Lymphedema Symptoms Include:
- Swelling of part of the arm or leg or the entire arm or leg, including the fingers or toes
- A feeling of heaviness or tightness in the arm or leg
- Restricted range of motion in the arm or leg
- Aching or discomfort in the arm or leg
- Recurring infections in the affected limb
- Hardening and thickening of the skin on the arm or leg
Surgical Treatment of Lymphedema
Some small studies have looked at whether surgery may be helpful in cases where particularly aggressive or advanced lymphedema doesnot respond to other treatments. It is viewed as an option of last resort for severe lymphedema. Examples of surgery for lymphedema include:
- Liposuction: The body has a tendency to deposit fat in areas of the arm that are affected by lymphedema. By using liposuction to remove this tissue, the volume of the arm was reduced significantly. This does not cure the lymphedema, but it can get the arm down to a size the patient would then have to maintain with bandaging at first, followed by wearing a compression sleeve during the day.
- Lymph Node Transplant or Transfer Surgery: In this approach, the surgeon “harvests” lymph nodes and their attached blood vessels from another area of the body — such as the abdomen or groin — and then connects them to the lymph vessels and blood vessels under the arm.
- Lymphovenous Anastomoses: This procedure uses microsurgery to build tiny bridges between the lymphatic vessels and the veins, so that the lymph fluid has a new pathway out of the arm. However, it hasn’t been proven effective in the small research studies available.Post a Query
Non Surgical Treatment of Lymphedema
Compression Garments Compression garments include long sleeves or stockings made to compress your arm or leg to encourage the flow of the lymph fluid out of your affected limb.
Manual Lymphatic Drainage (MLD) Manual Lymphatic Drainage (MLD), sometimes called manual lymphatic therapy, uses light touch to move excess lymph and fluid out of the tissues and back into the lymphatic vessels.
Complete Decongestive Therapy (CDT) Complete Decongestive Therapy (CDT), also called complex decongestive therapy, is an intensive program that combines many of the different treatment approaches discussed in this section, including bandaging, compression garments, manual lymphatic drainage, exercise, self care and even MLD.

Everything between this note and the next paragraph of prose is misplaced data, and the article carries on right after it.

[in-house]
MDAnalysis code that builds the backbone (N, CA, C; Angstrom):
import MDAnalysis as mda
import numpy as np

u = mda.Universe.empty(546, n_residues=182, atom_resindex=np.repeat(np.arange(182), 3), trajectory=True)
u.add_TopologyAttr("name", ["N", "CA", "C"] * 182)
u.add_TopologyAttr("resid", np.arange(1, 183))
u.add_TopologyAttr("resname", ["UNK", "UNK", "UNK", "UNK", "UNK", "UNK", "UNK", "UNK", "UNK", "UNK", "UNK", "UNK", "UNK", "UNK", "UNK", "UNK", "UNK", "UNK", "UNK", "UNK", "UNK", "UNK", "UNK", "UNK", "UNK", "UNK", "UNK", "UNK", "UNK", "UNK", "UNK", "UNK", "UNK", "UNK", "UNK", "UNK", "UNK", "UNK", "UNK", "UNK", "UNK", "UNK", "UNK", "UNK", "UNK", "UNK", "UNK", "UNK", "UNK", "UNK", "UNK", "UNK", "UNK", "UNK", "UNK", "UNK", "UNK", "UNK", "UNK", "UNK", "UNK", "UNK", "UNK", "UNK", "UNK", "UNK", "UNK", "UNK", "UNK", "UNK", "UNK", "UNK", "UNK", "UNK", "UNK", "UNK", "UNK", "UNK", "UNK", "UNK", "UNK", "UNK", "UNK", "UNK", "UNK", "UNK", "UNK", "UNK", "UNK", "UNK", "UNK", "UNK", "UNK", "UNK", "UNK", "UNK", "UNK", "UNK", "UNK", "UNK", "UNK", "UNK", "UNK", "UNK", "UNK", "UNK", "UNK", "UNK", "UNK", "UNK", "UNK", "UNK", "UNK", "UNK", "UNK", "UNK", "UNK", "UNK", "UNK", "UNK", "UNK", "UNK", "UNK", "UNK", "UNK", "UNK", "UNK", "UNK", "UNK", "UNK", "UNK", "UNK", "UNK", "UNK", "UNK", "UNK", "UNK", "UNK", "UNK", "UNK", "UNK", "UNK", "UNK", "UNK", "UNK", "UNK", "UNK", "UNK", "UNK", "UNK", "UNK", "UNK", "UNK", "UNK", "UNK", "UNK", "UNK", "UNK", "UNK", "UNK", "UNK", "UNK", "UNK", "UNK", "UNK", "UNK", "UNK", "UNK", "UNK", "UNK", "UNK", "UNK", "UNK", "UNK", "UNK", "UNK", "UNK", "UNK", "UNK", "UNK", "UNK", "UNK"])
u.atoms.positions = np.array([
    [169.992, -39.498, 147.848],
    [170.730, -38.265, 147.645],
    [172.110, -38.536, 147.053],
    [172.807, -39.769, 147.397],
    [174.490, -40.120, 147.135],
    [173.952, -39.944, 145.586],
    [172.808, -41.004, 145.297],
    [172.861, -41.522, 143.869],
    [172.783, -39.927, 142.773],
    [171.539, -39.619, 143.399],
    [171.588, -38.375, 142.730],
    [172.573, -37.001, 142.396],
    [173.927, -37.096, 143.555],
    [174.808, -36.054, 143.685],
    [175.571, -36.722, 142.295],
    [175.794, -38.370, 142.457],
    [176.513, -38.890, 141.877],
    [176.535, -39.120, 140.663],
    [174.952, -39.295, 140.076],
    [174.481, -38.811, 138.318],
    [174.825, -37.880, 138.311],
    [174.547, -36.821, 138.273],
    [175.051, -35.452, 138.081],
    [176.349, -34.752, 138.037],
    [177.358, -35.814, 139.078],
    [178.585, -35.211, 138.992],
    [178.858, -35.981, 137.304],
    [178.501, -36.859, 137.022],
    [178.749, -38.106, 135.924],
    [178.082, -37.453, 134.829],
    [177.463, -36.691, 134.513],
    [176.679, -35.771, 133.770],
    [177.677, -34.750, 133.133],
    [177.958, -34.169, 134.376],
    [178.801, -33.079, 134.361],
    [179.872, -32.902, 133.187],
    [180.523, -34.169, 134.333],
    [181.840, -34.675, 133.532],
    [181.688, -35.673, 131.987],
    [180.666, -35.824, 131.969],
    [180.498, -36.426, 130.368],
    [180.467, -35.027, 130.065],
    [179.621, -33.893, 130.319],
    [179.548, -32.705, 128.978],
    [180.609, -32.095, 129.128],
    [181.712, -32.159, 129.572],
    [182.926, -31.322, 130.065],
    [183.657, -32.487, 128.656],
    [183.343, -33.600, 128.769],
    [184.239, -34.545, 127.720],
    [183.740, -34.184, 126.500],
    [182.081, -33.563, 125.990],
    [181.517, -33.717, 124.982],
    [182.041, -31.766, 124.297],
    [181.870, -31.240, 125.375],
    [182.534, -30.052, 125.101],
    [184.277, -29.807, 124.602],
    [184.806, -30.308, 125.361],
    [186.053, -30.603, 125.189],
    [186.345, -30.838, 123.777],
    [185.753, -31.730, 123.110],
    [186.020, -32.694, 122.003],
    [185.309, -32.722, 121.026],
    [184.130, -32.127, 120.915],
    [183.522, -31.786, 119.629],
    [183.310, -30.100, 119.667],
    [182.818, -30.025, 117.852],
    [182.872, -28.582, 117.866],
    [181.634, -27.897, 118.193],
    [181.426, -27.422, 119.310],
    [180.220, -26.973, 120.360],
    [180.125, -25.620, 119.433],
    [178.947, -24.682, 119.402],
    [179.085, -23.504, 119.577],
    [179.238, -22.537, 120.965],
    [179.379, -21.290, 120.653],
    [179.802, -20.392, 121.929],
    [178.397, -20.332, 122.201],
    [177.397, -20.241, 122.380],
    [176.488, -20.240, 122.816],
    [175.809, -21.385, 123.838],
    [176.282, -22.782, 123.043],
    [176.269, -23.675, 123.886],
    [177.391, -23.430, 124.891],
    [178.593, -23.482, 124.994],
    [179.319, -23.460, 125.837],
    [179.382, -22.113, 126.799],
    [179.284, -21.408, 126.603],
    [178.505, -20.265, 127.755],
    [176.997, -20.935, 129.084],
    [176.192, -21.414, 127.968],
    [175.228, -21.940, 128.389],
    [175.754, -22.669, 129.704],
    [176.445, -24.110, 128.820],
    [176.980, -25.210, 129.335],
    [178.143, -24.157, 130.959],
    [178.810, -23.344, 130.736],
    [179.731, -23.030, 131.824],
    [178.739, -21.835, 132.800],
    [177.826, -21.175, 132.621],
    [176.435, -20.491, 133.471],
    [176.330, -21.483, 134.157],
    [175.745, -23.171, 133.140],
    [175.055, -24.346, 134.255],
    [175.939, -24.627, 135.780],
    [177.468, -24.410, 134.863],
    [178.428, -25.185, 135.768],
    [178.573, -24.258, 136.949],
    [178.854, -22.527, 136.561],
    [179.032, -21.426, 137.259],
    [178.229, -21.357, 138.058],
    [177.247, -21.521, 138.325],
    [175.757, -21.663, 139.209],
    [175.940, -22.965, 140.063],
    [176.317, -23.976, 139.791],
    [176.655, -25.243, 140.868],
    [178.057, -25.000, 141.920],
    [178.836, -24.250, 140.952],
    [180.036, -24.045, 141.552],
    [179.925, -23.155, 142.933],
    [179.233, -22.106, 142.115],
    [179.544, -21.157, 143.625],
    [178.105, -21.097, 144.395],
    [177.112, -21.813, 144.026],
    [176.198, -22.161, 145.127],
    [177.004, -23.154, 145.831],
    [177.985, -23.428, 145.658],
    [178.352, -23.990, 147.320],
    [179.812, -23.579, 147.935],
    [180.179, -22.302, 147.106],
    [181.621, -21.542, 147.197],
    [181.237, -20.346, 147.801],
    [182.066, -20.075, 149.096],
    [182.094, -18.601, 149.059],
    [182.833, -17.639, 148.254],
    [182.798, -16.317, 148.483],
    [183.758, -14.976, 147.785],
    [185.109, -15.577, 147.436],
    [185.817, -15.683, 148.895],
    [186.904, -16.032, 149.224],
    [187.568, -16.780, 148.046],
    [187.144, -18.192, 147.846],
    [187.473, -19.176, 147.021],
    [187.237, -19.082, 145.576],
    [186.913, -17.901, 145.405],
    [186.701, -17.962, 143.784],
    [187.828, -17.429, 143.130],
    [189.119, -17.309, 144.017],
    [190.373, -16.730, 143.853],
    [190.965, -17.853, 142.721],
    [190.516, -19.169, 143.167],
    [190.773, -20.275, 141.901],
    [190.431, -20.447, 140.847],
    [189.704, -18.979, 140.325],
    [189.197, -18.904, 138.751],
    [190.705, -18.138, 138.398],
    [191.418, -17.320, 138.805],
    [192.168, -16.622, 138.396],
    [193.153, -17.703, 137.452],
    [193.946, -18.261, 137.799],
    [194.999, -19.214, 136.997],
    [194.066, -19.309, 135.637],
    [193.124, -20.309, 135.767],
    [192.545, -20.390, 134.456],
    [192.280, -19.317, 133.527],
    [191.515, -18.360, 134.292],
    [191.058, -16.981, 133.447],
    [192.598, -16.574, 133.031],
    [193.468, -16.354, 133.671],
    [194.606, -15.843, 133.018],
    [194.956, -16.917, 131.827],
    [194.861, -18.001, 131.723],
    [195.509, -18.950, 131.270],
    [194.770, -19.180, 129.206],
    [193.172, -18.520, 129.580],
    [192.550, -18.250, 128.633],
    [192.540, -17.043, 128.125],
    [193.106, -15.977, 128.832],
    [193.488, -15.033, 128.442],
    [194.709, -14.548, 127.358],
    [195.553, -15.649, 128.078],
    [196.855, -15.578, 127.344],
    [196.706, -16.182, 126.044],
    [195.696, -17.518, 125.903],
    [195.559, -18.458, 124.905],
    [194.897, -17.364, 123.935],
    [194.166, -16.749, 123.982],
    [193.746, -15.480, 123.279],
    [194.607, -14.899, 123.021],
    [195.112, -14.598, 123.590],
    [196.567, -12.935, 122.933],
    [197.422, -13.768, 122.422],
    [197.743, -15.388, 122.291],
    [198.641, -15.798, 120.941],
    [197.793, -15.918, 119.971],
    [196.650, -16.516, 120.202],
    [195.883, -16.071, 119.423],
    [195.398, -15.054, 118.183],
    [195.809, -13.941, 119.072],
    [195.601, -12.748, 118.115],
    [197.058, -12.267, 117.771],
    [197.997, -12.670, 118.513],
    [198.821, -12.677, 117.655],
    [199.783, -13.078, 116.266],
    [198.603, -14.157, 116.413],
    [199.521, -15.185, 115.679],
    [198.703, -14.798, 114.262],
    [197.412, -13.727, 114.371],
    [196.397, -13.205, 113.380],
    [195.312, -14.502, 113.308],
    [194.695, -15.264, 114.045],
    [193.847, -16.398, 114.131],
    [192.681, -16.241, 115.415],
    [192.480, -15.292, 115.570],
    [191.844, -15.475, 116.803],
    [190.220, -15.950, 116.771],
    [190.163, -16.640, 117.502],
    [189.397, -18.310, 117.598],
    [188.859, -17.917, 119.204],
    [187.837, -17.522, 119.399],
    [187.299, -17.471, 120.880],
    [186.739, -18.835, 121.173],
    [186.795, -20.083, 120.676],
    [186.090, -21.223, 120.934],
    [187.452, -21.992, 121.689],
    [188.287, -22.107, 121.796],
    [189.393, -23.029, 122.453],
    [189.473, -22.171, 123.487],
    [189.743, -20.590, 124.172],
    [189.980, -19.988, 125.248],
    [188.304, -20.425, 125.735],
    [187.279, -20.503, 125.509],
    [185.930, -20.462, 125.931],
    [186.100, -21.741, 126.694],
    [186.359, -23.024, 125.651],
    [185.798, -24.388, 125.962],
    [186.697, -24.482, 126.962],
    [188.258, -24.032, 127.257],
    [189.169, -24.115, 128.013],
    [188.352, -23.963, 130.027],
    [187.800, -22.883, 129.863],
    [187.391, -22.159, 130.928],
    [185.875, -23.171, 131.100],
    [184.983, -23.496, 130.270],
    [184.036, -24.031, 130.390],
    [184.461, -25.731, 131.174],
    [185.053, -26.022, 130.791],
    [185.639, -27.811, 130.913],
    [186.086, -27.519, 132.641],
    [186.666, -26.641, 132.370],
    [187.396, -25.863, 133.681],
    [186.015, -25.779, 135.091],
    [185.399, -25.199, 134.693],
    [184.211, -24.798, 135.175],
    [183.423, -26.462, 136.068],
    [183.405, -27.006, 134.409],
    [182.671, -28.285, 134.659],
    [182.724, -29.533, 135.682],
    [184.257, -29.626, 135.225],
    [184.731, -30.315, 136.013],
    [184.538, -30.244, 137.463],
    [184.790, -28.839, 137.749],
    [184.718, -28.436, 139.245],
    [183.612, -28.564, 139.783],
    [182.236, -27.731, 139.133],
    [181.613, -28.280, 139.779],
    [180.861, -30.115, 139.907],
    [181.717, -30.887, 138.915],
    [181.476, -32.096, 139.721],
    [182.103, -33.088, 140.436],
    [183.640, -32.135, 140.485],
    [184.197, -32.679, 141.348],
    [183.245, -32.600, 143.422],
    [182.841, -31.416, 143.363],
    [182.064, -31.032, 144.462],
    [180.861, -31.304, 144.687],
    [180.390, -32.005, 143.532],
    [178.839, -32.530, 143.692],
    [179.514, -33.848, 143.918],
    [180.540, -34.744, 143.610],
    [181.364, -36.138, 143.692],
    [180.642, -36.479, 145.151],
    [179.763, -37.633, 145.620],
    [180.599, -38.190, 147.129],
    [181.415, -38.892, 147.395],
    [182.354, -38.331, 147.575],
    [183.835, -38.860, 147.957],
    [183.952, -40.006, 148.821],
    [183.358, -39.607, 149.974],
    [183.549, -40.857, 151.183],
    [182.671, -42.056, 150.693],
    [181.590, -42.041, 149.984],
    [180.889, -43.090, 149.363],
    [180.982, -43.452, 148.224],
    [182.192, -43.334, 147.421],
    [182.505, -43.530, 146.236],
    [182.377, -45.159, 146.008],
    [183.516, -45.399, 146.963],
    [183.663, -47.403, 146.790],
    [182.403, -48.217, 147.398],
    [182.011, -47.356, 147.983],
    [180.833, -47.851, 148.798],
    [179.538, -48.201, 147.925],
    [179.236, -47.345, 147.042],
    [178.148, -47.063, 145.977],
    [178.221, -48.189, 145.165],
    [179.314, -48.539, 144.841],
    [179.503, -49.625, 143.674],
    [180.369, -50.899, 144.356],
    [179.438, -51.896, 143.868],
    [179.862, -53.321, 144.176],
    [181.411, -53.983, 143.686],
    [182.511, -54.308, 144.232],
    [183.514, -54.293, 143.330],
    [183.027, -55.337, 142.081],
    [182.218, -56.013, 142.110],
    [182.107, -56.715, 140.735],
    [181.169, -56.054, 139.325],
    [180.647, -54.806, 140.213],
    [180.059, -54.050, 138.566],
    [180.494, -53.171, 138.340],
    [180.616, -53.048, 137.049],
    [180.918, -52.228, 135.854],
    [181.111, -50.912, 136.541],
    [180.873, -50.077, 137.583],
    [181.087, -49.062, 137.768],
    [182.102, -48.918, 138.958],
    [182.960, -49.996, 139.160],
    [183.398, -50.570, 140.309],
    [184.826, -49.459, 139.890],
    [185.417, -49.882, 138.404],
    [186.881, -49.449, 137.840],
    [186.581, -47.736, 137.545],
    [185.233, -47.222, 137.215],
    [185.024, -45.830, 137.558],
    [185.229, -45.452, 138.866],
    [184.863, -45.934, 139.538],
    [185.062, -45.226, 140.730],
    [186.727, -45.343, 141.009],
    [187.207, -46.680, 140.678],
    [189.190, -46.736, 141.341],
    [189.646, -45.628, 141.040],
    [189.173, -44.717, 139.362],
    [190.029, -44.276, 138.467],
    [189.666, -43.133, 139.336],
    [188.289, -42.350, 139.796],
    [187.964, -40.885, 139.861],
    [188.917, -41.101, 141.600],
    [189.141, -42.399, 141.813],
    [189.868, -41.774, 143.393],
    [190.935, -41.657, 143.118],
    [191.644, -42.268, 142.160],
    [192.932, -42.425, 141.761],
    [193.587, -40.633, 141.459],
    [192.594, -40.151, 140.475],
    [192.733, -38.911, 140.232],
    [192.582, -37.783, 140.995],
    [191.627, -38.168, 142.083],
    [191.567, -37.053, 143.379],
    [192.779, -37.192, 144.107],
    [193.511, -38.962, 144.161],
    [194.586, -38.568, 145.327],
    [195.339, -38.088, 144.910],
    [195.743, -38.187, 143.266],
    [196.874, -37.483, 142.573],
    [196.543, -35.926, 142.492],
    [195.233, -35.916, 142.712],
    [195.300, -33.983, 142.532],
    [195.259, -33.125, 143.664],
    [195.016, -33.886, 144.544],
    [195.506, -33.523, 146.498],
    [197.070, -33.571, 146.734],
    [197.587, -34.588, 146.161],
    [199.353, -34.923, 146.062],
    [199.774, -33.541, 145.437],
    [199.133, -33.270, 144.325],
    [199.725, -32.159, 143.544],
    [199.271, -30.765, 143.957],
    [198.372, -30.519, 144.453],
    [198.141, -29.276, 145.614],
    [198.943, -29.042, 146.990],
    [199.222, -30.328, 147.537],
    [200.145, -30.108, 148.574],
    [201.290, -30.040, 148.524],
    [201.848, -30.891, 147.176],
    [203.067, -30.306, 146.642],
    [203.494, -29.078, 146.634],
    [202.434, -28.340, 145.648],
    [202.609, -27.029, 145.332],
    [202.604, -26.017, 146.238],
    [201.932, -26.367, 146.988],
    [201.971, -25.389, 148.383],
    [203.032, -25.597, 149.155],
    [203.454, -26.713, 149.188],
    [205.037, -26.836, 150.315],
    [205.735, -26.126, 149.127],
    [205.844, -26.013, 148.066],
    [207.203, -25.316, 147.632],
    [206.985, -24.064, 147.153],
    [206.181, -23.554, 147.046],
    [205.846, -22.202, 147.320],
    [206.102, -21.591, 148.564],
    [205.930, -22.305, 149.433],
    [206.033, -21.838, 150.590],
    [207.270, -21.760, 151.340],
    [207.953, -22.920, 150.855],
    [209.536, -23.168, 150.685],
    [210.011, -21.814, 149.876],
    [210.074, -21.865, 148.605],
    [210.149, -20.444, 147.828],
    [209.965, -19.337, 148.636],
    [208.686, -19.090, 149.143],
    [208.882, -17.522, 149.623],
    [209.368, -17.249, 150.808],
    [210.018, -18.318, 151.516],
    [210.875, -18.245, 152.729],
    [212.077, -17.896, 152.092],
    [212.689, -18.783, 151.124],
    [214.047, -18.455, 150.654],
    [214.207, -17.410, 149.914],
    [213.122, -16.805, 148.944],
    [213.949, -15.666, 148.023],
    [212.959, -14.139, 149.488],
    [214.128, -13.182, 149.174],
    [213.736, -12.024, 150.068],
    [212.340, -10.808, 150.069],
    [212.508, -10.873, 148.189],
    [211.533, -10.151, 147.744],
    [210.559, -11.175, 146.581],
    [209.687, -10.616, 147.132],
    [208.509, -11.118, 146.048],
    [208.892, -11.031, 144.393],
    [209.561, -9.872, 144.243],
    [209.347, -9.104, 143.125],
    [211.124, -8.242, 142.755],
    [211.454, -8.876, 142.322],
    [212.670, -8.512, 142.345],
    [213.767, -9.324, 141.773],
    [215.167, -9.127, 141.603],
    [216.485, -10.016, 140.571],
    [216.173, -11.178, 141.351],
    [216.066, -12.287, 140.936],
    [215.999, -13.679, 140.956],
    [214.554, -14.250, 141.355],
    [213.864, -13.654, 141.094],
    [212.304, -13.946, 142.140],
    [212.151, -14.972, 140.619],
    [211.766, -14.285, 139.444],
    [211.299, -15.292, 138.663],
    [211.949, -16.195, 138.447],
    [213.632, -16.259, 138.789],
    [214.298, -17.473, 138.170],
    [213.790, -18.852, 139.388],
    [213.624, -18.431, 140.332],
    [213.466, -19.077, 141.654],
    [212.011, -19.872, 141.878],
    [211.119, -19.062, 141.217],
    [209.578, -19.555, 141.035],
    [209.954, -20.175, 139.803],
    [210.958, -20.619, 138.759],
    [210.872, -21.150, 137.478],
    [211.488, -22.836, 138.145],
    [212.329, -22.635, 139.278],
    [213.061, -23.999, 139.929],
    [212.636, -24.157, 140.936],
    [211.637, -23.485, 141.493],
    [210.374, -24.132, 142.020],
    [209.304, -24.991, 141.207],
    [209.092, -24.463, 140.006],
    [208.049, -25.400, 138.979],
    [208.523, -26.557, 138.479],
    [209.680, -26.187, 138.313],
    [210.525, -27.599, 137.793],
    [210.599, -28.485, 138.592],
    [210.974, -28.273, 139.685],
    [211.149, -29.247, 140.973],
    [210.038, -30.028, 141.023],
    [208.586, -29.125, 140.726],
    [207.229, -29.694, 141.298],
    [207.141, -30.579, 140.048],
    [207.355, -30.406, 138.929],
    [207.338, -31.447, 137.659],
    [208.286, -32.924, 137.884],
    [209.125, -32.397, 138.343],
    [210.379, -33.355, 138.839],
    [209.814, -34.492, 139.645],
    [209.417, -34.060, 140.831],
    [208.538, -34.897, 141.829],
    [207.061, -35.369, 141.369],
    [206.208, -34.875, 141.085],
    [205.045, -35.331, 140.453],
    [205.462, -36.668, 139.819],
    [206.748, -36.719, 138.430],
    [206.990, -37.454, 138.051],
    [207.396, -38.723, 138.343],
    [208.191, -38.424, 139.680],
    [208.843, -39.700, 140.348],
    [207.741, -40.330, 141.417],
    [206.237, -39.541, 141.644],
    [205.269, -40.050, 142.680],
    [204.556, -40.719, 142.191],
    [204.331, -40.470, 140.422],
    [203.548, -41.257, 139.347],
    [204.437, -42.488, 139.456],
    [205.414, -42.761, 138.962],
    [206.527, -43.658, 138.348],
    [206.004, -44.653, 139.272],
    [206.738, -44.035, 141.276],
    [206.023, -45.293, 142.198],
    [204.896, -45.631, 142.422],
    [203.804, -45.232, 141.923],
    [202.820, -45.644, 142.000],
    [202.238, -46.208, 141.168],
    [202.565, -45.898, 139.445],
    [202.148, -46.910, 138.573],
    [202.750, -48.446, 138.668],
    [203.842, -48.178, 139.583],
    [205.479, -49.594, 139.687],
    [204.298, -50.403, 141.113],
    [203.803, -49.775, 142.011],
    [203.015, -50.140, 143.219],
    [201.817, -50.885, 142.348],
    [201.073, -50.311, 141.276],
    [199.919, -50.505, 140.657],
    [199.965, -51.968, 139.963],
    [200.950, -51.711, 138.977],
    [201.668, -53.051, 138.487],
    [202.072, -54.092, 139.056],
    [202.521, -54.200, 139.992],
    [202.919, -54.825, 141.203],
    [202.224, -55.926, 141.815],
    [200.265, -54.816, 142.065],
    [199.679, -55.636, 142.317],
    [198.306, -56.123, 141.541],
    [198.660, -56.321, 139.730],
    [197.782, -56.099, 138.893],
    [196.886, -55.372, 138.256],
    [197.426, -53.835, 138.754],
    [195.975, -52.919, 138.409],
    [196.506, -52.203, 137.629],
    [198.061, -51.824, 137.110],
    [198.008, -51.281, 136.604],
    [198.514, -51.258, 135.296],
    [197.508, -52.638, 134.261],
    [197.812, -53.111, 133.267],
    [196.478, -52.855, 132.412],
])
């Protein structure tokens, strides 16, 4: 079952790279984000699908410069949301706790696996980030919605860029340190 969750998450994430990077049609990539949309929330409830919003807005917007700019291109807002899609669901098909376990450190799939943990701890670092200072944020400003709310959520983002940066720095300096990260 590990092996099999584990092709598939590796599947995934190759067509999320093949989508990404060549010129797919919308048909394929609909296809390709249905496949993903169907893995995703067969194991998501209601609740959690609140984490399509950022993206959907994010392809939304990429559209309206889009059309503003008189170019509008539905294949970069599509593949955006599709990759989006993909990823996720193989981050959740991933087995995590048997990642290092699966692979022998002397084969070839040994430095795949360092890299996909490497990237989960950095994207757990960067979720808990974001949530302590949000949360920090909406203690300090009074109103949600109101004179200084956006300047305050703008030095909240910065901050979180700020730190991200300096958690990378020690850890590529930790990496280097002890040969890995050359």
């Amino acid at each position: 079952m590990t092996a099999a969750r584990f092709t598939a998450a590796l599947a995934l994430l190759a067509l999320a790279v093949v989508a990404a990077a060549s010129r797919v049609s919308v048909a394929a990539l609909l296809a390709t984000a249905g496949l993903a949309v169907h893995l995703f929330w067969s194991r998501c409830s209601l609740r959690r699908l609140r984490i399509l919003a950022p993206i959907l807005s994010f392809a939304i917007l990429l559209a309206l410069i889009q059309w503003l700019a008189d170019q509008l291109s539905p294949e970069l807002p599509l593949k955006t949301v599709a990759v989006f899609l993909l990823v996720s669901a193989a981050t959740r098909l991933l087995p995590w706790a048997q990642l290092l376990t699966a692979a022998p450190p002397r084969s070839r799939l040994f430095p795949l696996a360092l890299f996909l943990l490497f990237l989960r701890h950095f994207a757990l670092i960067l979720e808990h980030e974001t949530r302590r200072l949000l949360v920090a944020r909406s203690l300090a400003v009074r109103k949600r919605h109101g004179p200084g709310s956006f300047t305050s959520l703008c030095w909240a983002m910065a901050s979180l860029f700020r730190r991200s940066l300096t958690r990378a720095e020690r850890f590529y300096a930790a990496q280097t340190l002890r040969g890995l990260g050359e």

Pneumatic Pumps for Lymphedema A pneumatic pump — also called an intermittent pneumatic compression pump — is a machine that has an inflatable sleeve or vest-like garment attached to it, with multiple chambers (like balloons) that inflate one after the other to stimulate the flow of lymph in the right direction.
Laser Therapy for Lymphedema Low-level laser therapy is used for the treatment of lymphedema. Some small studies have found that it can help reduce the volume of the arm, break down scar tissue, and increase range of motion while reducing tightness for some women. Kinesio Tape for Lymphedema Kinesio tape is a flexible tape placed on the skin to support and stabilize certain muscles and joints without restricting the body’s range of motion. The theory is that the tape can mimic the effect of manual lymphatic drainage, stimulating the movement of lymph by stretching the skin wherever it is placed.
Lymphedema and Diuretics Diuretics, also known as water pills, work to move water and salt out of the body by increasing the production of urine.
One of challenges of lymphaticovenular bypass is identifying functional lymphatic vessels. Recently, an indocyanine green (ICG) fluorescent lymphography was developed for visualizing the lymphatic vessels. ICG is an approved water-soluble compound, and it has been used for assessing cardiac output, hepatic function, and ophthalmic angiography for decades. When ICG is bound to protein in the tissue, it emits near-infrared ray. When the injected ICG is caught and streamed by the lymphatic vessels, ICG fluorescent lymphography system enables it to detect lymphatic vessels up to 2cm in depth from the skin surface.
ICG fluorescent lymphography can visualize the lymphatic vessels in the subcutaneous tissue not only before, but also during surgery, allowing surgeons to locate a functional lymphatic vessel for the lymphaticovenular bypass prior to making a skin incision. This saves substantial operating time and may contribute to improved outcomes of the operation.Refer a Patient
Recent articles described transplanting composite soft tissue including lymph nodes to the lymphoedematous limb using microvascular technique. Microvascular lymph node transfer is expected to result in new lymphatic vessels sprouting from the transplanted lymph node to drain the region. However, the rationale is theoretical and there have been no definitive data showing that lymphatic vessels actually regenerate from transferred nodes and work as a lymphatic pump.